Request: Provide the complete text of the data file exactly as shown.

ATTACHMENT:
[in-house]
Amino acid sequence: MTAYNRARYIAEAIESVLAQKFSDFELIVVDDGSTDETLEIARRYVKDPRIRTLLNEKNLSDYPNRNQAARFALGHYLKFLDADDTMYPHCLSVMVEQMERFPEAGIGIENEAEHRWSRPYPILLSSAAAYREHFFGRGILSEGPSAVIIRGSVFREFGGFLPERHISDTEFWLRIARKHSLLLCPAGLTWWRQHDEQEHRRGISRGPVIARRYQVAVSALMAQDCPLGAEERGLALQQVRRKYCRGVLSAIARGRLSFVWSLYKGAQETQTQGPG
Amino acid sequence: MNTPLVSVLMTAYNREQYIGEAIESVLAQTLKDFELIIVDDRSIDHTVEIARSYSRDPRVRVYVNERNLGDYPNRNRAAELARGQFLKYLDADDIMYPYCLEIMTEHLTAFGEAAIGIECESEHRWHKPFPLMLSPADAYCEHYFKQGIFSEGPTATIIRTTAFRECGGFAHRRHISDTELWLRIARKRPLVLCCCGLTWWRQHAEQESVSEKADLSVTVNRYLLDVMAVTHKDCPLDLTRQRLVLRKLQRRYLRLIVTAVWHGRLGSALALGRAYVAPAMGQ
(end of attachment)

[in-house]
Amino acid sequence: MTAYNRARYIAEAIESVLAQKFSDFELIVVDDGSTDETLEIARRYVKDPRIRTLLNEKNLSDYPNRNQAARFALGHYLKFLDADDTMYPHCLSVMVEQMERFPEAGIGIENEAEHRWSRPYPILLSSAAAYREHFFGRGILSEGPSAVIIRGSVFREFGGFLPERHISDTEFWLRIARKHSLLLCPAGLTWWRQHDEQEHRRGISRGPVIARRYQVAVSALMAQDCPLGAEERGLALQQVRRKYCRGVLSAIARGRLSFVWSLYKGAQETQTQGPG
Amino acid sequence: MNTPLVSVLMTAYNREQYIGEAIESVLAQTLKDFELIIVDDRSIDHTVEIARSYSRDPRVRVYVNERNLGDYPNRNRAAELARGQFLKYLDADDIMYPYCLEIMTEHLTAFGEAAIGIECESEHRWHKPFPLMLSPADAYCEHYFKQGIFSEGPTATIIRTTAFRECGGFAHRRHISDTELWLRIARKRPLVLCCCGLTWWRQHAEQESVSEKADLSVTVNRYLLDVMAVTHKDCPLDLTRQRLVLRKLQRRYLRLIVTAVWHGRLGSALALGRAYVAPAMGQ